Tempranillo is one of the most famous varieties of Spain and Portugal. Its name comes from the word „temprano” which means “early”, since it ripens few weeks earlier than the most Spanish blue grape varieties. It has many names: if in Spain we see ull de llebre, cencibel, tinta de toro, jancivera, ojo de liebre and tinta del pais on the label then there is tempranillo in the bottle. In Portugal it can be named as aragones or tinta roriz.
Tempranillo gives a ruby color wine. In its taste red berries, strawberry, plum, leather, tobacco and herbs can be tasted which is supplemented by the gusts of barrel ageing. Because of its medium acid structure and not dominant taste it is very often blended with other local varieties, mainly garnacha, mazuel, and graciano, or even with world varieties as cabernet sauvignon or merlot. It is the trend of the past years that more and more wine makers produce 100% tempranillo wine, which gives nice and elegant result in mainly cooler regions. The time of barrel ageing is shorter and shorter this way they let the characteristics of the variety prevail.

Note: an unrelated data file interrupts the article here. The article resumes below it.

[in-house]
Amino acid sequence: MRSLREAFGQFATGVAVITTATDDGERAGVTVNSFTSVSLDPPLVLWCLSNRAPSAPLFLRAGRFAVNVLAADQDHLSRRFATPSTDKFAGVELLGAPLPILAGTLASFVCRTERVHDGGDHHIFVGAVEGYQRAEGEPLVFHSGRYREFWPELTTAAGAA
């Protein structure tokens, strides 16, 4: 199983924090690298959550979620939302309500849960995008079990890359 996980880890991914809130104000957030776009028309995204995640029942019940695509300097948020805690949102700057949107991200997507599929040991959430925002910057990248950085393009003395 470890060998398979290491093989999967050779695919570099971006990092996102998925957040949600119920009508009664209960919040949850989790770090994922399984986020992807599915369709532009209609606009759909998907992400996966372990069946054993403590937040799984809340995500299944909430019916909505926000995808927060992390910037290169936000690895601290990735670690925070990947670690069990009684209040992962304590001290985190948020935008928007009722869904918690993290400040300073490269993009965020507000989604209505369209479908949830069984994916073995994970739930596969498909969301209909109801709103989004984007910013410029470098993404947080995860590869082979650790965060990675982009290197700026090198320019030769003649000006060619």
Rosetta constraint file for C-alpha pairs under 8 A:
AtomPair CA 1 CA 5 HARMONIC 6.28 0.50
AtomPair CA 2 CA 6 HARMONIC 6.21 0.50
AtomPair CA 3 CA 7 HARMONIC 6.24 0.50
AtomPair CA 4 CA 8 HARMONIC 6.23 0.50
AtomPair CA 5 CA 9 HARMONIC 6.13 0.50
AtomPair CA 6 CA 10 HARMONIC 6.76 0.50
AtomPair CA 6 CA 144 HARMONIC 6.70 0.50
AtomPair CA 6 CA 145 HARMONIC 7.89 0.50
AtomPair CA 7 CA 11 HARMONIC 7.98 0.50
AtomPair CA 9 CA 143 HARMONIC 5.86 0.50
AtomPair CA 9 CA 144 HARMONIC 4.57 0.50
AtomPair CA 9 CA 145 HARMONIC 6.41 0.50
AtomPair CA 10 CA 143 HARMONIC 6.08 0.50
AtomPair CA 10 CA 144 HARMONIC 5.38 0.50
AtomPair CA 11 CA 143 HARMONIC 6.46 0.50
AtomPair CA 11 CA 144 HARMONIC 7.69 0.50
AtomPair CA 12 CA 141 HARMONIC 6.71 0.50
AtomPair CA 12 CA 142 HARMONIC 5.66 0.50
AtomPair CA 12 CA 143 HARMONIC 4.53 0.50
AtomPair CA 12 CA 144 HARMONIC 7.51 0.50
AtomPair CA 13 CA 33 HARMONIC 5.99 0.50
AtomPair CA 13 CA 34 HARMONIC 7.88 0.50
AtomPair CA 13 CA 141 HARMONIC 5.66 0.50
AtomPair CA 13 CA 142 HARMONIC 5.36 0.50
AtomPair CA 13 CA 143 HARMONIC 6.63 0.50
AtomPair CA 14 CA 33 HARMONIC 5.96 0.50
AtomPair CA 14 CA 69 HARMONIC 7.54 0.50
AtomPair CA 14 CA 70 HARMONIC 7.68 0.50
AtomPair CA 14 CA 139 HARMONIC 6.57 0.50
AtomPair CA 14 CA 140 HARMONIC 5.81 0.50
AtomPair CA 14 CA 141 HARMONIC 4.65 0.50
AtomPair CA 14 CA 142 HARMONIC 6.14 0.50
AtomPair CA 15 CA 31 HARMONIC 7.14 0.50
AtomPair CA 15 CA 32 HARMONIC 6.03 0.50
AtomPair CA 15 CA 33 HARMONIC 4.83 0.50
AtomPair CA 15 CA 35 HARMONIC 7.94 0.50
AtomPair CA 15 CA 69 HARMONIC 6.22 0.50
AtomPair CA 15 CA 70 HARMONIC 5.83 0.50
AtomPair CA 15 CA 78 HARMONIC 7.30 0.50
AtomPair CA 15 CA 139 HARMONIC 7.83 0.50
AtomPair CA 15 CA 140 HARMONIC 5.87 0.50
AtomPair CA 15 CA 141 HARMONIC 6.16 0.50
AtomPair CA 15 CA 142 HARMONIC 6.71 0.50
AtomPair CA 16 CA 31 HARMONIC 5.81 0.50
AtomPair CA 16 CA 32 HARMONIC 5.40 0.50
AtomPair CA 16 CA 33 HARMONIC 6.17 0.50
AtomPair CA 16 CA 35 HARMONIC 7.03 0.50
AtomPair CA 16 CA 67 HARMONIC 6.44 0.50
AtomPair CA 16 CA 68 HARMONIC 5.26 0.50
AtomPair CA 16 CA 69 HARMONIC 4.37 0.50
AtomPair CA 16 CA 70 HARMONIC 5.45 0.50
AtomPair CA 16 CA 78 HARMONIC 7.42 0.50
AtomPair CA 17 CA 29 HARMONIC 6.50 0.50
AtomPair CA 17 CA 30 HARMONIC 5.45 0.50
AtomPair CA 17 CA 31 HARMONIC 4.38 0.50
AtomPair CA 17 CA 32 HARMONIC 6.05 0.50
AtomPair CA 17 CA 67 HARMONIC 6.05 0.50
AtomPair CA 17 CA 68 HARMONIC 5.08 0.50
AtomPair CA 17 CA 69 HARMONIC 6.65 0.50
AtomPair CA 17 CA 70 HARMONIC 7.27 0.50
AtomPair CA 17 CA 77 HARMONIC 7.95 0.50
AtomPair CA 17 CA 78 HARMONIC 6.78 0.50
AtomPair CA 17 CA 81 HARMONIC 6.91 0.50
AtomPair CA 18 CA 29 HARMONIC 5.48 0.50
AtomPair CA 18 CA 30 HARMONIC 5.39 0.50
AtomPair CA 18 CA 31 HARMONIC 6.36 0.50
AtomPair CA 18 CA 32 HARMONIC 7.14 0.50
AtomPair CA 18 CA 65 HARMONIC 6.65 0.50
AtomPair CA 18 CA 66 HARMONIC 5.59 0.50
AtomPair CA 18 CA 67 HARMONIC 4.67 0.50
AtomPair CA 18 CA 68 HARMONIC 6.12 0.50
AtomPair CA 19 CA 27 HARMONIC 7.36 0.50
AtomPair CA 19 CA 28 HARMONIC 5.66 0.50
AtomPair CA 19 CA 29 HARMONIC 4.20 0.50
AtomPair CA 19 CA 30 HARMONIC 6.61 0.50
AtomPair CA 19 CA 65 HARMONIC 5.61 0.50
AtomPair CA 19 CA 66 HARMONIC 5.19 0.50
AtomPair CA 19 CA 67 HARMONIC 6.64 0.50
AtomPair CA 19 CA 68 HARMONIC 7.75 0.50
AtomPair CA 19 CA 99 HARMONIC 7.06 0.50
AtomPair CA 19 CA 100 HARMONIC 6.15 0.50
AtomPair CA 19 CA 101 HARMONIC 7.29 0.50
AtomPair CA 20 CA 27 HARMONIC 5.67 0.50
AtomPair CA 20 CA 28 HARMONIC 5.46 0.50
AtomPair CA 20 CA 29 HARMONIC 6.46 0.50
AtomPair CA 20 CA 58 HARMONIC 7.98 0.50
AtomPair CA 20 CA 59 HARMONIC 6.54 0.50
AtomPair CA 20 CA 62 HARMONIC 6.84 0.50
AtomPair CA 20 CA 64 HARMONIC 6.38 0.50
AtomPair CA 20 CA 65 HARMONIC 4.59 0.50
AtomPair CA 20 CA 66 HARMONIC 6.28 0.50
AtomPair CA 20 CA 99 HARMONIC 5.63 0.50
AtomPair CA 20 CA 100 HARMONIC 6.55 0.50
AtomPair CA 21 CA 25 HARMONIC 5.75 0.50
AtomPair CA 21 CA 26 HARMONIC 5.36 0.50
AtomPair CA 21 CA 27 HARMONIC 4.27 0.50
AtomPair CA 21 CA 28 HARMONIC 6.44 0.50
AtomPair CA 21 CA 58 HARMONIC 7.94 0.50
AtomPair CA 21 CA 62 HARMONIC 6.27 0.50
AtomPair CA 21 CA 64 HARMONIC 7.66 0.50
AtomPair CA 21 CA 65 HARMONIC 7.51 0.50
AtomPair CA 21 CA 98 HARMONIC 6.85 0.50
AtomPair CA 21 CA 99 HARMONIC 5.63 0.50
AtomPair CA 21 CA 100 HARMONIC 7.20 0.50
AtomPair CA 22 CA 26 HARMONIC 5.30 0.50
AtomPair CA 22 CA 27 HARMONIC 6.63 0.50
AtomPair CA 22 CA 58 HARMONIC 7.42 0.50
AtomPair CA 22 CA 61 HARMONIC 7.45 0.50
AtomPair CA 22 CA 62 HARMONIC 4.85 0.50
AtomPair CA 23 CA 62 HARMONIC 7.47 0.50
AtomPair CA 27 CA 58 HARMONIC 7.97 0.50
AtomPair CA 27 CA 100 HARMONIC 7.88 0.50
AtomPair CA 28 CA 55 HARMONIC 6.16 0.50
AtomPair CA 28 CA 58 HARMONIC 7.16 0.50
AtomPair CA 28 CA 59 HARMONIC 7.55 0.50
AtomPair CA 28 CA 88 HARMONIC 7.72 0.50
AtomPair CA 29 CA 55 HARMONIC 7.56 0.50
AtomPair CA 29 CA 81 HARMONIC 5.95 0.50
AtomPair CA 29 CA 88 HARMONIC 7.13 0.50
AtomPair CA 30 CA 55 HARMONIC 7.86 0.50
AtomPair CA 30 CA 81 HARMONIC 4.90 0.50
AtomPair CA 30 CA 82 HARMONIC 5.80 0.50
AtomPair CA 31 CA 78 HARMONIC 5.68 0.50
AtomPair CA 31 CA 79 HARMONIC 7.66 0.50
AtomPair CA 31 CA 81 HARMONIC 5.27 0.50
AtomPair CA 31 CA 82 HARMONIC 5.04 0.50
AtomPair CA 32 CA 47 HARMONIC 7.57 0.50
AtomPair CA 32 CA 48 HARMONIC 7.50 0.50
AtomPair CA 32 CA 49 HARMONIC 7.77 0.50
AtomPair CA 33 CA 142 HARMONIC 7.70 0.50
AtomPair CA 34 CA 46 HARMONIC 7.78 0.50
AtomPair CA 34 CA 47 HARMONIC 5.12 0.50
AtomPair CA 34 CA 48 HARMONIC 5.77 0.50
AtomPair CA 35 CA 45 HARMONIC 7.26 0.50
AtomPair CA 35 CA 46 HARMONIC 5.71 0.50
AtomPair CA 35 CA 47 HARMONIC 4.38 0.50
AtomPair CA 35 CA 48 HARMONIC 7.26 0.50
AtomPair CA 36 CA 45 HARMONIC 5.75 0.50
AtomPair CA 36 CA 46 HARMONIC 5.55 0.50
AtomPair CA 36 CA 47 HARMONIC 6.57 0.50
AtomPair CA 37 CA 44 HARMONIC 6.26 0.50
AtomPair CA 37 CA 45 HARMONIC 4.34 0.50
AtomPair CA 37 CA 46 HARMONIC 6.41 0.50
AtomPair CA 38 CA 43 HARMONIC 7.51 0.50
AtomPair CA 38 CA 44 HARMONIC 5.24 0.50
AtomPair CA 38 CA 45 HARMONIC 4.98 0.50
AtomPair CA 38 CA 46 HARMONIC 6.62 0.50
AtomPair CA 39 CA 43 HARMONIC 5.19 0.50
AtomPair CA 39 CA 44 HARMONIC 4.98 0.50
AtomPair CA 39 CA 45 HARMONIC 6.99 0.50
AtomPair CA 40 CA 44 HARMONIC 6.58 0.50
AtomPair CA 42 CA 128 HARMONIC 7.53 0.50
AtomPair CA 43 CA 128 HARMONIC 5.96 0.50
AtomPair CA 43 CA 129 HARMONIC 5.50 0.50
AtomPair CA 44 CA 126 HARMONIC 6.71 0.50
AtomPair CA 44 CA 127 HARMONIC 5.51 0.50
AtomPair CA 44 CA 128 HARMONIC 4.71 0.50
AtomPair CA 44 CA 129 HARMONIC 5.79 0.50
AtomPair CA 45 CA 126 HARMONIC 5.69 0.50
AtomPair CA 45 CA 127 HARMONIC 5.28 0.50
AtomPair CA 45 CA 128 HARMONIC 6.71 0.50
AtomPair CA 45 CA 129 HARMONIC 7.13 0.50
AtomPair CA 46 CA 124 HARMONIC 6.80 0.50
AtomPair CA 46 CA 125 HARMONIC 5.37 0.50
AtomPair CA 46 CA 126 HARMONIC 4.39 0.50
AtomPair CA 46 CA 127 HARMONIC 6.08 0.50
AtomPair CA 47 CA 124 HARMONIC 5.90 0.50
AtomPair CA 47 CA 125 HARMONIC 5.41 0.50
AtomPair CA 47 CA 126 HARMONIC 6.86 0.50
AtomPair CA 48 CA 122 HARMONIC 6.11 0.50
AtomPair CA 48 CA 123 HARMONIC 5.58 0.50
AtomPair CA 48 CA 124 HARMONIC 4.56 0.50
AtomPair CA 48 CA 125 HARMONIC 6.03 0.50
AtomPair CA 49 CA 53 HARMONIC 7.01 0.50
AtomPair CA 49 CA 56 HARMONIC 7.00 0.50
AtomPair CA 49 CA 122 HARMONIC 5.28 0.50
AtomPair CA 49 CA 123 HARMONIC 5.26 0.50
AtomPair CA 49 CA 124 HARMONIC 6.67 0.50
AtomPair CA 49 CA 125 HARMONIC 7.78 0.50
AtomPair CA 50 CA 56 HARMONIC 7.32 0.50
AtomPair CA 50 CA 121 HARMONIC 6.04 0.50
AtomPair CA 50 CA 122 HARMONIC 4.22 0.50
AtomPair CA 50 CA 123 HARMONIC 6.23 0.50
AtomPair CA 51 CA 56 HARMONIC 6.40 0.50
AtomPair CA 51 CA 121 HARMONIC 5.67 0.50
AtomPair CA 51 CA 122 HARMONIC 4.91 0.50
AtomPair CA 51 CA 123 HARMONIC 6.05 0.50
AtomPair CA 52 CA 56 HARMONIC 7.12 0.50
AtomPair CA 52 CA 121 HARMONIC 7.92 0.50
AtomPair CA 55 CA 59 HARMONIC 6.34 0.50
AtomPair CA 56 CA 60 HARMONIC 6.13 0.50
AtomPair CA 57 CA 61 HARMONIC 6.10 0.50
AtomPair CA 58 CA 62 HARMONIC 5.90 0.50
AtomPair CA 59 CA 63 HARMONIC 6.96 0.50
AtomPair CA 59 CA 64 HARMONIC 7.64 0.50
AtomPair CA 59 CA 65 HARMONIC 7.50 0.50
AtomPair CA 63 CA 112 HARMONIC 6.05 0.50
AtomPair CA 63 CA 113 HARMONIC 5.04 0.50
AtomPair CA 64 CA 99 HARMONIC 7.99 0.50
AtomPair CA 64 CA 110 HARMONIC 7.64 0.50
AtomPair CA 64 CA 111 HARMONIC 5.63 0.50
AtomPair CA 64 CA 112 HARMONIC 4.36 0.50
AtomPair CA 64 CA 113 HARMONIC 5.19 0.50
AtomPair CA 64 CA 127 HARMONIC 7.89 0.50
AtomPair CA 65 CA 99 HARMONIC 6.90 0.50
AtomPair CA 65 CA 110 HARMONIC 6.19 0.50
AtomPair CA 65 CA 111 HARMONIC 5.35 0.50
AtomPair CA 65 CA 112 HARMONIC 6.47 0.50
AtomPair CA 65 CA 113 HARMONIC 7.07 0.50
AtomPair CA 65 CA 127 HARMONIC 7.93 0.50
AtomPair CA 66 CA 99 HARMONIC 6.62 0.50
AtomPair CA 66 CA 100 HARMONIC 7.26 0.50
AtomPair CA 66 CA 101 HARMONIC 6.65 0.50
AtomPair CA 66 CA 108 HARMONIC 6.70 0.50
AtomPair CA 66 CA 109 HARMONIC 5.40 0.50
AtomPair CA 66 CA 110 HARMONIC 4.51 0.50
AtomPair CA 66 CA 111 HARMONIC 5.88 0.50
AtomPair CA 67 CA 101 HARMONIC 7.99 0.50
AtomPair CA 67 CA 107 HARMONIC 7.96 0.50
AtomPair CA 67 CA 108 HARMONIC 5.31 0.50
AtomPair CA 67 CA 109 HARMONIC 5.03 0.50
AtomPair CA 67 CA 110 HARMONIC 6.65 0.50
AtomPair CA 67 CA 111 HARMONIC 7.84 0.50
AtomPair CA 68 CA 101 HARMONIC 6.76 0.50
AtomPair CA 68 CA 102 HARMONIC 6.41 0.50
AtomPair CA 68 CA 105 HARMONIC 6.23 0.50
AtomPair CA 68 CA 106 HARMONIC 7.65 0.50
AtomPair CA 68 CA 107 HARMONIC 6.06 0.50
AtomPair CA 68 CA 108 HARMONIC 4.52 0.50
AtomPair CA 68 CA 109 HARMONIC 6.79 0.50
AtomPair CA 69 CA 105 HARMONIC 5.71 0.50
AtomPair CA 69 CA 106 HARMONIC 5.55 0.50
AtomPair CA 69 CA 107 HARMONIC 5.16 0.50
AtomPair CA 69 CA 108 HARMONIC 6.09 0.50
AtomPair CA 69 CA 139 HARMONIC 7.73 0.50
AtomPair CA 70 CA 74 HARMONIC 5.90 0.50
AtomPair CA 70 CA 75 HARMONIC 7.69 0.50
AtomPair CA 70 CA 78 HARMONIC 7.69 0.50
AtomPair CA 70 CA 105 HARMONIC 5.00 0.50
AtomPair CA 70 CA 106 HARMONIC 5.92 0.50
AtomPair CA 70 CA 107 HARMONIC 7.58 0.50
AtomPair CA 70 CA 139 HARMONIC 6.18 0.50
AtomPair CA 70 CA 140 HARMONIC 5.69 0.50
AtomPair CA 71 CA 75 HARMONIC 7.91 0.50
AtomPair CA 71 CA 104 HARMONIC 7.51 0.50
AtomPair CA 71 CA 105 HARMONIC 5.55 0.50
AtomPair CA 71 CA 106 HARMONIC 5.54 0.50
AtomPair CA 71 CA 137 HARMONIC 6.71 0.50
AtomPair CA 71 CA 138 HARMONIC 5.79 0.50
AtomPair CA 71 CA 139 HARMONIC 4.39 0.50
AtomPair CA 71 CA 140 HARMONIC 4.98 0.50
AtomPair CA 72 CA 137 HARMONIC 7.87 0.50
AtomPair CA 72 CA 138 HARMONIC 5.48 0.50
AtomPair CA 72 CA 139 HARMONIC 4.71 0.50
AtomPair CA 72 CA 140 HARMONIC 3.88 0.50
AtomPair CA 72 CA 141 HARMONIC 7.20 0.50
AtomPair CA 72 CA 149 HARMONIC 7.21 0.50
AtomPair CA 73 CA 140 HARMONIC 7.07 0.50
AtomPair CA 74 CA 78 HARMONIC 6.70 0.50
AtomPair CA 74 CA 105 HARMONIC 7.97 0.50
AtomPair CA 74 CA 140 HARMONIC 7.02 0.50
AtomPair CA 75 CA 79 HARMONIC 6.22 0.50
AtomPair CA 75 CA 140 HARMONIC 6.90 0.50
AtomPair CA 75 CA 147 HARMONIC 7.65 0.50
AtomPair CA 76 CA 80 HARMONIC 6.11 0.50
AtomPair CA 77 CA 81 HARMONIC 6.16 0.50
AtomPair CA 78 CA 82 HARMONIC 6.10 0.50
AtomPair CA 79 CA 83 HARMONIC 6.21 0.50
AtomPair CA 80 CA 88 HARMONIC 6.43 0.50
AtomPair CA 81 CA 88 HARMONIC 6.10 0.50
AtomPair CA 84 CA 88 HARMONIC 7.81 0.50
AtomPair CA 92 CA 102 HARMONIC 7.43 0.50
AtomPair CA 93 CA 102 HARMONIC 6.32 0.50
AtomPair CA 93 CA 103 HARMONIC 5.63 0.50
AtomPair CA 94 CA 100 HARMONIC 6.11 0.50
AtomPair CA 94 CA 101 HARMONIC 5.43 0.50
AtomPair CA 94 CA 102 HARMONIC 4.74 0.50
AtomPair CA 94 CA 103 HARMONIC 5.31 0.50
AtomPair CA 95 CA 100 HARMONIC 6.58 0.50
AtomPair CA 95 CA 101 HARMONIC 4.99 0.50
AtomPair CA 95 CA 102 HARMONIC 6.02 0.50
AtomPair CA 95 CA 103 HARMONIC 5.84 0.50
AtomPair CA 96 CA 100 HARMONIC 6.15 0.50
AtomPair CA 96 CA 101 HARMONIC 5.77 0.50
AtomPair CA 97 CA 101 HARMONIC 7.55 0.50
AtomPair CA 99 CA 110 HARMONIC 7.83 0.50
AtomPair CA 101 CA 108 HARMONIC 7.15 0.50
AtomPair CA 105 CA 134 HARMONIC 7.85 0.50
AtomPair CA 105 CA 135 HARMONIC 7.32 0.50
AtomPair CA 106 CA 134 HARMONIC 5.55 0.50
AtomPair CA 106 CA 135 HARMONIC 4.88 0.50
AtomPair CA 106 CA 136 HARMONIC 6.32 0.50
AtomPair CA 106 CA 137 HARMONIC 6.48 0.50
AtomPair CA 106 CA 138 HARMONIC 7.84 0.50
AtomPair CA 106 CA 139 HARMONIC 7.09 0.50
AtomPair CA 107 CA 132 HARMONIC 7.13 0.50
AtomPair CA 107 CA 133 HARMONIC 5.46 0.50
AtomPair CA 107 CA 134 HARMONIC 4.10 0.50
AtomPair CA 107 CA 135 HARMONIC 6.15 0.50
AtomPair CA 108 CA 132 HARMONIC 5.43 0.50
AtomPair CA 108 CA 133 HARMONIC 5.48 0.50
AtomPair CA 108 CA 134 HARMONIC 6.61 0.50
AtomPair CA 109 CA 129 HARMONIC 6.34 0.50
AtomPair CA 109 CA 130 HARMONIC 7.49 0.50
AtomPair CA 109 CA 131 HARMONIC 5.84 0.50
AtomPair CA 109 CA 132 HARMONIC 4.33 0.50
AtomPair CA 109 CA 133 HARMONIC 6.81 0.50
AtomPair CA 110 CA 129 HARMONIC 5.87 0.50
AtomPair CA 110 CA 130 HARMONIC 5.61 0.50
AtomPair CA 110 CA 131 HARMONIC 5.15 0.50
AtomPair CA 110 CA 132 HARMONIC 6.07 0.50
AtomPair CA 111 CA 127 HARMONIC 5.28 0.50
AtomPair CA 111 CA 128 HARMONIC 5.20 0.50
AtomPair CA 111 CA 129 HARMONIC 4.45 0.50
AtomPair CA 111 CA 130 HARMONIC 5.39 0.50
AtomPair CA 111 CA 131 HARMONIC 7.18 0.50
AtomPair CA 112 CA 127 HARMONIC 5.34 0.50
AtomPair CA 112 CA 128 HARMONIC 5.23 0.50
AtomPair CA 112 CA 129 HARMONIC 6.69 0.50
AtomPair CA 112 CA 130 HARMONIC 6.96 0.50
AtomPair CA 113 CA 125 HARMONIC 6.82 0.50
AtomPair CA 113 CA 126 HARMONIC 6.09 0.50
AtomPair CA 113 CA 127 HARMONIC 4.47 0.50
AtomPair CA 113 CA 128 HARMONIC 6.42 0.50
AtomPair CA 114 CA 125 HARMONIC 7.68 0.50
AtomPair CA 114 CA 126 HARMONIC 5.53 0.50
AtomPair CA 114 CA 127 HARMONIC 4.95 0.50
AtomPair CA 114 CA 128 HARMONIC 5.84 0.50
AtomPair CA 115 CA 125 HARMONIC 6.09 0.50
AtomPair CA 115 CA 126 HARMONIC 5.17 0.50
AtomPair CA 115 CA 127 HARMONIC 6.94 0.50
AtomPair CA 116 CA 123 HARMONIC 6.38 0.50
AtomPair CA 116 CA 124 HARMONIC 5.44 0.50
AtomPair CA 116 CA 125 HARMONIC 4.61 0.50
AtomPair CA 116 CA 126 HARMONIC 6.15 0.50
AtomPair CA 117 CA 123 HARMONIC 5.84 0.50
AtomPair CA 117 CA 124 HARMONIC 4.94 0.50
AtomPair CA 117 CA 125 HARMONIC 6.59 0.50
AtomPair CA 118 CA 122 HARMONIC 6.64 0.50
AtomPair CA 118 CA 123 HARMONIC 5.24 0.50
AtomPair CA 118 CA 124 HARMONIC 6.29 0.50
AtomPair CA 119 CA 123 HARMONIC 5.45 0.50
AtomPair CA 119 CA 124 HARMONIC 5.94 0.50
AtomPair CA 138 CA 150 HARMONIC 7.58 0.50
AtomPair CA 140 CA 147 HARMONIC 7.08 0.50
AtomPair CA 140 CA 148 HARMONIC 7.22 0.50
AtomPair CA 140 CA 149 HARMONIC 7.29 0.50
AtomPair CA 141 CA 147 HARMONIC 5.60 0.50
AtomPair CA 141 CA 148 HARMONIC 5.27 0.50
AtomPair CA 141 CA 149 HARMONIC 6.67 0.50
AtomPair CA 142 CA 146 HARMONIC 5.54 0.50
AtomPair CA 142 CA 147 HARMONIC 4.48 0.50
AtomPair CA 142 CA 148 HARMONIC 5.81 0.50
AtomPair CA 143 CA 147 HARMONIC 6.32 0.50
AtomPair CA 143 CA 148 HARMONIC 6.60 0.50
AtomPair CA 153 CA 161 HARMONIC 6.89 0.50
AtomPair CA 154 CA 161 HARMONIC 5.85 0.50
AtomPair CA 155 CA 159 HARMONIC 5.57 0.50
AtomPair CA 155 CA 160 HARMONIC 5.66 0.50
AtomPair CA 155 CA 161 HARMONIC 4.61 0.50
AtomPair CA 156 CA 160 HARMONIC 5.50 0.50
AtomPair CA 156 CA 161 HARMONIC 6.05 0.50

In Spain the most of it can be found in Rioja and Ribera Del Duero. Beside of it there are considerable plantations in Penedès, Navarra and Valdepeñas regions. In Portugal it is the most frequent in Alentejo and Duoro regions. It is blended mainly in port-wines in Duoro. Since it tolerates well cooler and hotter climates both, it is planted in more and more countries of the world: California, Texas, Arizona, Oregon and Washington states, Canada, Mexico, Argentina, Chile, Uruguay, Australia, South-Africa and New-Zealand all discovered tempranillo.